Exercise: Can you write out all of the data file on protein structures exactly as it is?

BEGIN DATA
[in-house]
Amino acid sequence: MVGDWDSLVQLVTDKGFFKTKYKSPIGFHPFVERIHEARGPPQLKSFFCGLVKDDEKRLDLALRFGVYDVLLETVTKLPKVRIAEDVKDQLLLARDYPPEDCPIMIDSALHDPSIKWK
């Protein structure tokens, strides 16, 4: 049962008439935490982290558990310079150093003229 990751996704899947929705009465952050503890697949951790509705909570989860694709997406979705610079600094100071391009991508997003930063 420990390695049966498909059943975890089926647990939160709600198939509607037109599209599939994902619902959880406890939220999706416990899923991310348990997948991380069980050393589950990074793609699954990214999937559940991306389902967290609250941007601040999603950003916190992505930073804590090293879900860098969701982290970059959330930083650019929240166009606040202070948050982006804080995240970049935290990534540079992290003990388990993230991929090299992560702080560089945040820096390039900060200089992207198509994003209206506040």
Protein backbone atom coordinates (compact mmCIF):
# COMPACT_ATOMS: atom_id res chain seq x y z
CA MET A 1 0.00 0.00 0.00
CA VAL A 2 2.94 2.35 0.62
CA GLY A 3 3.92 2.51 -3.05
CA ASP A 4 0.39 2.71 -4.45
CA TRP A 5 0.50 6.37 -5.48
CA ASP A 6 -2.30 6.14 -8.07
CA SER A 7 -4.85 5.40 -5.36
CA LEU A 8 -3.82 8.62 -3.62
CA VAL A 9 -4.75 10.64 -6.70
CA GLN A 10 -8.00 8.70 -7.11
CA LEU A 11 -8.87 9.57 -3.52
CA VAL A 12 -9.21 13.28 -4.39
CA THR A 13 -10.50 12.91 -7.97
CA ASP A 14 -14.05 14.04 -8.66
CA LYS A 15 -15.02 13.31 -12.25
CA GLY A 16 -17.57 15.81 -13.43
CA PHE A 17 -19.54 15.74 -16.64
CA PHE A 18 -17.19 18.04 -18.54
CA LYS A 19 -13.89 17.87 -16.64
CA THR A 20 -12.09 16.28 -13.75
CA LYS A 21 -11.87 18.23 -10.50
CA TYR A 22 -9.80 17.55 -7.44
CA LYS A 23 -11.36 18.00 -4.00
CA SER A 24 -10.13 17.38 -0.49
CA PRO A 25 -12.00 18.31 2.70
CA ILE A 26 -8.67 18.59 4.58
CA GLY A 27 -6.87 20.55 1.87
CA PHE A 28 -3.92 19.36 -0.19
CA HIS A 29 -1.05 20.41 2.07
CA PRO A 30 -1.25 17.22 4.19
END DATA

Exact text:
[in-house]
Amino acid sequence: MVGDWDSLVQLVTDKGFFKTKYKSPIGFHPFVERIHEARGPPQLKSFFCGLVKDDEKRLDLALRFGVYDVLLETVTKLPKVRIAEDVKDQLLLARDYPPEDCPIMIDSALHDPSIKWK
């Protein structure tokens, strides 16, 4: 049962008439935490982290558990310079150093003229 990751996704899947929705009465952050503890697949951790509705909570989860694709997406979705610079600094100071391009991508997003930063 420990390695049966498909059943975890089926647990939160709600198939509607037109599209599939994902619902959880406890939220999706416990899923991310348990997948991380069980050393589950990074793609699954990214999937559940991306389902967290609250941007601040999603950003916190992505930073804590090293879900860098969701982290970059959330930083650019929240166009606040202070948050982006804080995240970049935290990534540079992290003990388990993230991929090299992560702080560089945040820096390039900060200089992207198509994003209206506040």
Protein backbone atom coordinates (compact mmCIF):
# COMPACT_ATOMS: atom_id res chain seq x y z
CA MET A 1 0.00 0.00 0.00
CA VAL A 2 2.94 2.35 0.62
CA GLY A 3 3.92 2.51 -3.05
CA ASP A 4 0.39 2.71 -4.45
CA TRP A 5 0.50 6.37 -5.48
CA ASP A 6 -2.30 6.14 -8.07
CA SER A 7 -4.85 5.40 -5.36
CA LEU A 8 -3.82 8.62 -3.62
CA VAL A 9 -4.75 10.64 -6.70
CA GLN A 10 -8.00 8.70 -7.11
CA LEU A 11 -8.87 9.57 -3.52
CA VAL A 12 -9.21 13.28 -4.39
CA THR A 13 -10.50 12.91 -7.97
CA ASP A 14 -14.05 14.04 -8.66
CA LYS A 15 -15.02 13.31 -12.25
CA GLY A 16 -17.57 15.81 -13.43
CA PHE A 17 -19.54 15.74 -16.64
CA PHE A 18 -17.19 18.04 -18.54
CA LYS A 19 -13.89 17.87 -16.64
CA THR A 20 -12.09 16.28 -13.75
CA LYS A 21 -11.87 18.23 -10.50
CA TYR A 22 -9.80 17.55 -7.44
CA LYS A 23 -11.36 18.00 -4.00
CA SER A 24 -10.13 17.38 -0.49
CA PRO A 25 -12.00 18.31 2.70
CA ILE A 26 -8.67 18.59 4.58
CA GLY A 27 -6.87 20.55 1.87
CA PHE A 28 -3.92 19.36 -0.19
CA HIS A 29 -1.05 20.41 2.07
CA PRO A 30 -1.25 17.22 4.19